Brazilian authorities arrested a Facebook executive Tuesday for allegedly refusing to cooperate with law enforcement officials, Folha de Sao Paulo newspaper reported.
Diego Dzodan, Facebook's vice president for Latin America, was arrested in his apartment in Sao Paulo four months after a judge had asked the company to hand over an exchange on its WhatsApp messaging service between two suspected drug dealers.
In a statement, WhatsApp said it was "disappointed that law enforcement took this extreme step," and said it did not have the information authorities were looking for.
"WhatsApp cannot provide information we do not have. We cooperated to the full extent of our ability in this case," it added.
The company does not save user messages.
Authorities responded that they had requested not the content of the messages, but location and user data attached to them.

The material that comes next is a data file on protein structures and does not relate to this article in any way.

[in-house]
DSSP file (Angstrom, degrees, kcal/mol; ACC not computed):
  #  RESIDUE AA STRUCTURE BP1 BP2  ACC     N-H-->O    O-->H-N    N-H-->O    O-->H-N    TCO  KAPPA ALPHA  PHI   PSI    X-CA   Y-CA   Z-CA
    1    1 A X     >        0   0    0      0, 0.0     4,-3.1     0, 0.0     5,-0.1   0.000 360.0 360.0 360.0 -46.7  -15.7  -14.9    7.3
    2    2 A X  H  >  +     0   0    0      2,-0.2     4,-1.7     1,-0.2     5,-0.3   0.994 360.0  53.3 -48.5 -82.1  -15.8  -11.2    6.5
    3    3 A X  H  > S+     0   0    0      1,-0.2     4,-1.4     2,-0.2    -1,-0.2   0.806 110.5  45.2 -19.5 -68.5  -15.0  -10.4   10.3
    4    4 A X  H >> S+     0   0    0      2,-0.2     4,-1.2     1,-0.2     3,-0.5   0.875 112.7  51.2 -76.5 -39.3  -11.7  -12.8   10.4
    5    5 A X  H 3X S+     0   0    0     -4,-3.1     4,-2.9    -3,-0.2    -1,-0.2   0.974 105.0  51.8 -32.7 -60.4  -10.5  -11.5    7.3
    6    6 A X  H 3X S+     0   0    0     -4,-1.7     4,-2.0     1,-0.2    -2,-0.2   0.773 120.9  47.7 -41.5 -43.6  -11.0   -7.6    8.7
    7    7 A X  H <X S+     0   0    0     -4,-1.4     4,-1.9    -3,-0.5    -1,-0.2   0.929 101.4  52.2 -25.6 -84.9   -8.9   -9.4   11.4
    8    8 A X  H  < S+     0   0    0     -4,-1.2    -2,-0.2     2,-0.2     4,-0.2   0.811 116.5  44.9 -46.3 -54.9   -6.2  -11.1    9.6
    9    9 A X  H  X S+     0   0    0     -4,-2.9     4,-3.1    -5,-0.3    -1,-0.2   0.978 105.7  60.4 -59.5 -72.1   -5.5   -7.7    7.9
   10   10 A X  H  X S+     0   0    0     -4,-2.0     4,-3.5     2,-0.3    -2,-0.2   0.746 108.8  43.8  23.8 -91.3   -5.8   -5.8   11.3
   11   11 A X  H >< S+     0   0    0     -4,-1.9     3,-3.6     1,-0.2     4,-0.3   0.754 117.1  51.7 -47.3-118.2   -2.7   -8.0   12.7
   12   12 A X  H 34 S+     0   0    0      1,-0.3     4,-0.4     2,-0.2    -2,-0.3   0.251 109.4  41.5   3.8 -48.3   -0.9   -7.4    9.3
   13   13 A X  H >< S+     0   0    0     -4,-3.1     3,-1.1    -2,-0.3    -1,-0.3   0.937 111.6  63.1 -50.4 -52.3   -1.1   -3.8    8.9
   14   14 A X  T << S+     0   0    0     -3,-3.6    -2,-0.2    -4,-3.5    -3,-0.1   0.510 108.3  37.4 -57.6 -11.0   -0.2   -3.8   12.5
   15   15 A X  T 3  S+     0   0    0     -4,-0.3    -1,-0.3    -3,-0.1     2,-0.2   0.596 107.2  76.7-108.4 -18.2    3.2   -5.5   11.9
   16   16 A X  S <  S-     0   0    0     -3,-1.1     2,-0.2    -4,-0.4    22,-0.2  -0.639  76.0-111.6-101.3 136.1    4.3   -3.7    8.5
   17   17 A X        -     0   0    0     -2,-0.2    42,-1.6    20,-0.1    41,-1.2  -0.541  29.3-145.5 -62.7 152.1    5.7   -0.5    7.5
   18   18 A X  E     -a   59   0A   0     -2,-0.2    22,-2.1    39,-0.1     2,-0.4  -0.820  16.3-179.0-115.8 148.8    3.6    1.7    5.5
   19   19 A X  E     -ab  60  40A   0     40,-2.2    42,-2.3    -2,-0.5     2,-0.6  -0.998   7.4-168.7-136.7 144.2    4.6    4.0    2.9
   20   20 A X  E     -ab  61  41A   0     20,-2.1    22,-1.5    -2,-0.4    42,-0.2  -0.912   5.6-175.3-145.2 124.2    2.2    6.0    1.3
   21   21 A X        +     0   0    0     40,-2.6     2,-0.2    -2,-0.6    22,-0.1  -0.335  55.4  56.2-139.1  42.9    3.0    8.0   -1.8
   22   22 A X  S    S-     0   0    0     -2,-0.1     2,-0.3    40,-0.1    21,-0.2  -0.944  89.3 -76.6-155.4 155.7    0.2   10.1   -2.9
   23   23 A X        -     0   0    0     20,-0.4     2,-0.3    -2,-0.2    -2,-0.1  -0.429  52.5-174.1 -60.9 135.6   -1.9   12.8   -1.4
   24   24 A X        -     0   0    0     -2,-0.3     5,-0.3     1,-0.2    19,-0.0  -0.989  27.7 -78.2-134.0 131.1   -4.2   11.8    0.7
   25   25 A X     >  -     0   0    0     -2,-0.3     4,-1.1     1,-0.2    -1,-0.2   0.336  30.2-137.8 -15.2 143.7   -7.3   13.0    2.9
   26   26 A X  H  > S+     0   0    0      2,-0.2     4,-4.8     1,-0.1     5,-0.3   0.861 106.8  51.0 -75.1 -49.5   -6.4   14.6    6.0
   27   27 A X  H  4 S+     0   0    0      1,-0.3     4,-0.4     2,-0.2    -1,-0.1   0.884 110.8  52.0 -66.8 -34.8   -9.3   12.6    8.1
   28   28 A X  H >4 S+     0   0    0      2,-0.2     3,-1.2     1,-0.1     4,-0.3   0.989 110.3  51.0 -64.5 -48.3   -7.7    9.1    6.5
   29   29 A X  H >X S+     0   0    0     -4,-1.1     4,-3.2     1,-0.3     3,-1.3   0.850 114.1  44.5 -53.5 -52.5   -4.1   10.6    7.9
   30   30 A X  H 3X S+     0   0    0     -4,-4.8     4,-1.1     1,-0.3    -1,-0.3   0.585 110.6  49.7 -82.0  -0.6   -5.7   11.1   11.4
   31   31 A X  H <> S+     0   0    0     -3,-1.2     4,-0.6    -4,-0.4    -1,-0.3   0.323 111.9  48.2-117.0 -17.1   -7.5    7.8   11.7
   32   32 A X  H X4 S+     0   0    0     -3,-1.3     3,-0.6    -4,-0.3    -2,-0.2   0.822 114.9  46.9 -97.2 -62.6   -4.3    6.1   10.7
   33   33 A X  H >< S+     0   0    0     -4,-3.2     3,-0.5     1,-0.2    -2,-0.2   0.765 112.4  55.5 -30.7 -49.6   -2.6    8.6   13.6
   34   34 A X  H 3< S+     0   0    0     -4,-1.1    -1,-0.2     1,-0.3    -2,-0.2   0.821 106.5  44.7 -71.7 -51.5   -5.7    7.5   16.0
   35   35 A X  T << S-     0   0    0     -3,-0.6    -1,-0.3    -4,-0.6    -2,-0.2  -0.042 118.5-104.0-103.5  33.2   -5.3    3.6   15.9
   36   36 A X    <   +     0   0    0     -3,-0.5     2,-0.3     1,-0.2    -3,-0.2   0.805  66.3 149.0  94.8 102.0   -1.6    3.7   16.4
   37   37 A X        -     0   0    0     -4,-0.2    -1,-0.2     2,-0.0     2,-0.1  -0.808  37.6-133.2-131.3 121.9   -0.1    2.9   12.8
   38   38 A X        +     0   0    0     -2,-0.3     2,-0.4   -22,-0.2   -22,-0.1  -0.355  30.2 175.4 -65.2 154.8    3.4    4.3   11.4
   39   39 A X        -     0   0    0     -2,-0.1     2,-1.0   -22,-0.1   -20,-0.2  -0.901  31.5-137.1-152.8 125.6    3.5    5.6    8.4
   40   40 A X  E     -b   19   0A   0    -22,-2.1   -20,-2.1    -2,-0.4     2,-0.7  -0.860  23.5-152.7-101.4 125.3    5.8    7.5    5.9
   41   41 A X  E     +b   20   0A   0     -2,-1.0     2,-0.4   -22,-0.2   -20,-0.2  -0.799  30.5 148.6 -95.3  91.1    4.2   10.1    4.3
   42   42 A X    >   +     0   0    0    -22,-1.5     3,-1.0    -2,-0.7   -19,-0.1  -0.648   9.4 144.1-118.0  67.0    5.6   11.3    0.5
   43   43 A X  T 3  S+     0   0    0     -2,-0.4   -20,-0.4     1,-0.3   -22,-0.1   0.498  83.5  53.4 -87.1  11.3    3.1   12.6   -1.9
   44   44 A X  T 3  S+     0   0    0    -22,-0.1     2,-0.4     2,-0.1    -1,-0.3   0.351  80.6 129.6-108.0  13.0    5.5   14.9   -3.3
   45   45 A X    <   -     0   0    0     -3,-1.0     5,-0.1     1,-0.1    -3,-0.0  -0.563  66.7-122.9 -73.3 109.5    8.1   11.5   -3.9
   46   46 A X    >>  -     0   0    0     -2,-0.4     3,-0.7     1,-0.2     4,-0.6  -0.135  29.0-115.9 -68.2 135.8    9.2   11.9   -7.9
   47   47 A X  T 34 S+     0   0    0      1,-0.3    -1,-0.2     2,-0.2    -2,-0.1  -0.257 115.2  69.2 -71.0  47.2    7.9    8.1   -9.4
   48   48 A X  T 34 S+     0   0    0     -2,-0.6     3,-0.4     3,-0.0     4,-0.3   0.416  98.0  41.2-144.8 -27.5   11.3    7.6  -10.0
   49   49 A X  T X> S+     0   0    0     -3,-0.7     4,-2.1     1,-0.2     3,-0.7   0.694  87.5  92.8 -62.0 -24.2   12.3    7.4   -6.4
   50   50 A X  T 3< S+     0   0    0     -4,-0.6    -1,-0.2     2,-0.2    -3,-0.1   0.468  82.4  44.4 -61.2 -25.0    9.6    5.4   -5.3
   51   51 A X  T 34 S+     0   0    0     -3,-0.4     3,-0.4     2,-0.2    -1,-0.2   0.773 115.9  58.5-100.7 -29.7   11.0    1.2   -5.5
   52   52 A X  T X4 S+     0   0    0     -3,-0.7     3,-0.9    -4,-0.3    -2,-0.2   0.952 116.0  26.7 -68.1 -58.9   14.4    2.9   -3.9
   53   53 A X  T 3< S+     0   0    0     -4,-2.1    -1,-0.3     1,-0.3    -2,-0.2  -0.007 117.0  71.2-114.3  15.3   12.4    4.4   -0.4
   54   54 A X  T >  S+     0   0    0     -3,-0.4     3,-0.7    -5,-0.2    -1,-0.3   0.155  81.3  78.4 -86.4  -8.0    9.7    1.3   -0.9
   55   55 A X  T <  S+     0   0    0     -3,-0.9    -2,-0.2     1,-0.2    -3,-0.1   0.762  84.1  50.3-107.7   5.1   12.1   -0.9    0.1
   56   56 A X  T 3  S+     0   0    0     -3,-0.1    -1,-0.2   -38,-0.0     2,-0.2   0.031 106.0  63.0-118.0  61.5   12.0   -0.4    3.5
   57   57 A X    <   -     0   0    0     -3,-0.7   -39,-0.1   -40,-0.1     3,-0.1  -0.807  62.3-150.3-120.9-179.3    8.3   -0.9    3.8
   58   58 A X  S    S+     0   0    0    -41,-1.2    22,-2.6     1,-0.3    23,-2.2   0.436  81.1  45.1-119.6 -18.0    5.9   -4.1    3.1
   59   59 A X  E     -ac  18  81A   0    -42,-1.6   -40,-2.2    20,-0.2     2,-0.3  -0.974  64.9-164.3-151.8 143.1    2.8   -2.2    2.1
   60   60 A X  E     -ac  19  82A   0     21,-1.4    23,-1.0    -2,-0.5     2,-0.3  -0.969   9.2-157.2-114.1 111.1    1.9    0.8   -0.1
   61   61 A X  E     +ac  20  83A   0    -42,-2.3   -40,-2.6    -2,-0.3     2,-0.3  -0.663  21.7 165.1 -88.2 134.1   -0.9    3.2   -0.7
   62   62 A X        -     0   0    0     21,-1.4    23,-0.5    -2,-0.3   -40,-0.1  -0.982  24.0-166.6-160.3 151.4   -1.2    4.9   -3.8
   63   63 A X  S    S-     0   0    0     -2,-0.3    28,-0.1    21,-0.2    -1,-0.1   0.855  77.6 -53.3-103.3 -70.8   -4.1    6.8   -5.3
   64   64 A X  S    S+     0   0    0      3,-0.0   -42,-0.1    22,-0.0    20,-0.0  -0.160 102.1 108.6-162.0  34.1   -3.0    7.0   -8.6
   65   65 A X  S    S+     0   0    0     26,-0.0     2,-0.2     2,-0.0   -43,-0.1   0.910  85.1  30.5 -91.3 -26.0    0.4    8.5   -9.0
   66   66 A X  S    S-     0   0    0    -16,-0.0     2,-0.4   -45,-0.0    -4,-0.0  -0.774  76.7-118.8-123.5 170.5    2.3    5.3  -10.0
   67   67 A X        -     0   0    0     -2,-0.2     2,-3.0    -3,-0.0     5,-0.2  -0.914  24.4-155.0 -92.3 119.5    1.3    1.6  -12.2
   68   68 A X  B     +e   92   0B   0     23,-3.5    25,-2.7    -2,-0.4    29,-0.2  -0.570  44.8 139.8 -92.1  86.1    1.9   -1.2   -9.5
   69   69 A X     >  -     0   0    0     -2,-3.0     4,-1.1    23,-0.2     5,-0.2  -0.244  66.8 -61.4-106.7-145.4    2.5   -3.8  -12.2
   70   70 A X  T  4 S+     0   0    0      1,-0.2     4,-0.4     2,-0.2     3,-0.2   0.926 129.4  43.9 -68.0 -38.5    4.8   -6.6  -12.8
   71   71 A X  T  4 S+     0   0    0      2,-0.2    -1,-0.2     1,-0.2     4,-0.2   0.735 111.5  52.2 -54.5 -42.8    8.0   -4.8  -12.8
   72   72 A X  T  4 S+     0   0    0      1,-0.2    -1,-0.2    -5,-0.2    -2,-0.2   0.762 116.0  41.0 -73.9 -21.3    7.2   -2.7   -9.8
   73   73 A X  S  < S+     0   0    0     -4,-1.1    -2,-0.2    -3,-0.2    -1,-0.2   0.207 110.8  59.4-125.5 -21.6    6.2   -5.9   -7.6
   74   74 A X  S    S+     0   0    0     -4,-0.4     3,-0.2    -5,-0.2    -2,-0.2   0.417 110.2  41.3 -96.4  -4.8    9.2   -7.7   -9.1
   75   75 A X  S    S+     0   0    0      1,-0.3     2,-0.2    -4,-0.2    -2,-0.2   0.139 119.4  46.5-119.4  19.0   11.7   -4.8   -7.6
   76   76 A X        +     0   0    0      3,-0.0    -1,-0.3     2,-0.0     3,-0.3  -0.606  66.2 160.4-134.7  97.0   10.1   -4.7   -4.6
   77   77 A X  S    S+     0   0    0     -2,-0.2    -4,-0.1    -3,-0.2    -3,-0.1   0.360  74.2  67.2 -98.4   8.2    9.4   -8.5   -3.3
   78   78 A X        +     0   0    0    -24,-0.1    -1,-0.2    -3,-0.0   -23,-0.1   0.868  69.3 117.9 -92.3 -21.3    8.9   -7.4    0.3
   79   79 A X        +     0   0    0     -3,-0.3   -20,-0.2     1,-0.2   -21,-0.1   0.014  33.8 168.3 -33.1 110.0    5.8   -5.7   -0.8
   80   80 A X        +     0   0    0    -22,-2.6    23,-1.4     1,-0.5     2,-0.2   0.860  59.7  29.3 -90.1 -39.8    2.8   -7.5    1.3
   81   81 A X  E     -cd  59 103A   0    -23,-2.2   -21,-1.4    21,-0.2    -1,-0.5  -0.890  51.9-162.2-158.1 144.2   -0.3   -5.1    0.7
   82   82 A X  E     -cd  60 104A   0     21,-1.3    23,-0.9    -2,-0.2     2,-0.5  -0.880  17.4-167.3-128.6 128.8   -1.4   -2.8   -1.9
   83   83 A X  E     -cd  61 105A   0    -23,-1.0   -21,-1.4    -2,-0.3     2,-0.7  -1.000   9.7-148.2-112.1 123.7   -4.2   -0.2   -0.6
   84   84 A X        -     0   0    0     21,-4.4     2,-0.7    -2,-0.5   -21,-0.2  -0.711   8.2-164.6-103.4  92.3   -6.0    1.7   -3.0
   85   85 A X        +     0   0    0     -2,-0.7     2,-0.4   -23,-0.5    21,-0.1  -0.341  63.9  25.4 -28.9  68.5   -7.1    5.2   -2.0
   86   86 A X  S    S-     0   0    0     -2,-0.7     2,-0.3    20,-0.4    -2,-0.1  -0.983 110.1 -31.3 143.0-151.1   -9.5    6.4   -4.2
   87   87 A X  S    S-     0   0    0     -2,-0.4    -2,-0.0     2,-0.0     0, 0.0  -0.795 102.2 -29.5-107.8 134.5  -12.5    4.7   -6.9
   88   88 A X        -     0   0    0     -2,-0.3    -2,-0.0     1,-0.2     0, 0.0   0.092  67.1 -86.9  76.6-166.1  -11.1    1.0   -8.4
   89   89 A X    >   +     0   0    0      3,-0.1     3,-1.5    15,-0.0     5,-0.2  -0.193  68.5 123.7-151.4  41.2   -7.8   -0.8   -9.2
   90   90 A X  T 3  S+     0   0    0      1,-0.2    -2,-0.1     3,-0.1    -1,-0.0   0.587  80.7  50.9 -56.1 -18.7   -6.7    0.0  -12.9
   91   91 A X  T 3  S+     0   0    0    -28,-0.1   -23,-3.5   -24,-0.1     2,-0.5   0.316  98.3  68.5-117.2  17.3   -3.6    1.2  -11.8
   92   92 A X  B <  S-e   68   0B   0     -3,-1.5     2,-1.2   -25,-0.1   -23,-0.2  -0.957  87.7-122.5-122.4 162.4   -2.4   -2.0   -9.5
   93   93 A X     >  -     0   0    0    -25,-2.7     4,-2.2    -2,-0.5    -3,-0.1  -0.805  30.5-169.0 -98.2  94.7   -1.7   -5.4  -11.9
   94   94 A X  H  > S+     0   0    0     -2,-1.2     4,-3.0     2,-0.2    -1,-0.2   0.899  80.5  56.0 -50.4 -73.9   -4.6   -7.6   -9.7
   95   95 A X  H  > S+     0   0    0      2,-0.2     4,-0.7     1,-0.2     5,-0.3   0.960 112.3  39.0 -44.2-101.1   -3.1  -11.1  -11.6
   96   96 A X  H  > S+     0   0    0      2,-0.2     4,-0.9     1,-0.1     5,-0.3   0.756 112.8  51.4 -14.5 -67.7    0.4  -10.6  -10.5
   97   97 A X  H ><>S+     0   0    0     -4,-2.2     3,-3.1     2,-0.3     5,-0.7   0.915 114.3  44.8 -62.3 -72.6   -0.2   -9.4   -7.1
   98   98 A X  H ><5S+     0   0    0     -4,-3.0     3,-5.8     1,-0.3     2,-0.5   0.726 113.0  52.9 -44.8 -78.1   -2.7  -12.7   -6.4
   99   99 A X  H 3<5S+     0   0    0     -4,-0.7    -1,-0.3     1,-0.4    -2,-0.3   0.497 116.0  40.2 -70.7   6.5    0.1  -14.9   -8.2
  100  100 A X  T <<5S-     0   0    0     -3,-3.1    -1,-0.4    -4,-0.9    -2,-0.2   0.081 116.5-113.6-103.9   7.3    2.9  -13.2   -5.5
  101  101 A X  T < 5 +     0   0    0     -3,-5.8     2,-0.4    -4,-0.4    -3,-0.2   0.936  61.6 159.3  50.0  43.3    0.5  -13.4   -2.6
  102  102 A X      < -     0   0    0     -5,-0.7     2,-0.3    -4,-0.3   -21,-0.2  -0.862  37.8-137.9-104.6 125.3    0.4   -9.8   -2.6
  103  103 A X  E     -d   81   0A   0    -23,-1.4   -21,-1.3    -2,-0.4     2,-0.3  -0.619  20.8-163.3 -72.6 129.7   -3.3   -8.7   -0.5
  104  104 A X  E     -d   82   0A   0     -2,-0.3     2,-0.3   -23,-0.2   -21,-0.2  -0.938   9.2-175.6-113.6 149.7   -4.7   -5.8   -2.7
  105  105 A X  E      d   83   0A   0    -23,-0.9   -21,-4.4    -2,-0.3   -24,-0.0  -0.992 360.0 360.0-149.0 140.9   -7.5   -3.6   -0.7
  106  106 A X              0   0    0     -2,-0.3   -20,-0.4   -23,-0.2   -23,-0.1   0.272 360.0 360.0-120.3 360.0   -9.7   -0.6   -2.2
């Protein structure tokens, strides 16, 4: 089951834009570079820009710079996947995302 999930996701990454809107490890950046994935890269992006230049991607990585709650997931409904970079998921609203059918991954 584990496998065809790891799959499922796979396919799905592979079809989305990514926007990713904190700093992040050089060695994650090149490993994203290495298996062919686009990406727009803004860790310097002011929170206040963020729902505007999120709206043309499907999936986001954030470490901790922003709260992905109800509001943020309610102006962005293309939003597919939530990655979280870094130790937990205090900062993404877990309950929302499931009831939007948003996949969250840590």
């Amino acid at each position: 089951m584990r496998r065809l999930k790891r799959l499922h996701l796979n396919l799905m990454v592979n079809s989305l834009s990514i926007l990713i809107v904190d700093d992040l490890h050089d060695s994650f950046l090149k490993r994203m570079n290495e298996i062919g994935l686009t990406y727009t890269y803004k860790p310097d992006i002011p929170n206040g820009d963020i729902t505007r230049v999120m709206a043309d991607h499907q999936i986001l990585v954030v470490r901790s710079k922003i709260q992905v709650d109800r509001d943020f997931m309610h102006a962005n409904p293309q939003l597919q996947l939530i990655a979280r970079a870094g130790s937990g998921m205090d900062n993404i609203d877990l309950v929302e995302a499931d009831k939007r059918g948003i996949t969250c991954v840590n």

Facebook, which bought the messaging service WhatsApp in 2014, released a statement decrying the "extreme and disproportionate measure," and pointing out that the two companies operate independently of one another.
In December a Brazilian judge temporarily blocked the messaging app after its refusal to cooperate with authorities.
After just 14 hours, a court of appeals overturned the ban and instead ordered a fine.
The case comes amid a fervid international debate over the responsibilities of technology companies to law enforcement.
Facebook head Mark Zuckerberg recently declared his support for Apple, which has so far refused a US court order to help crack the encryption on the iPhone used by one of two assailants who killed 14 people in a terror attack December 2 in San Bernardino, California.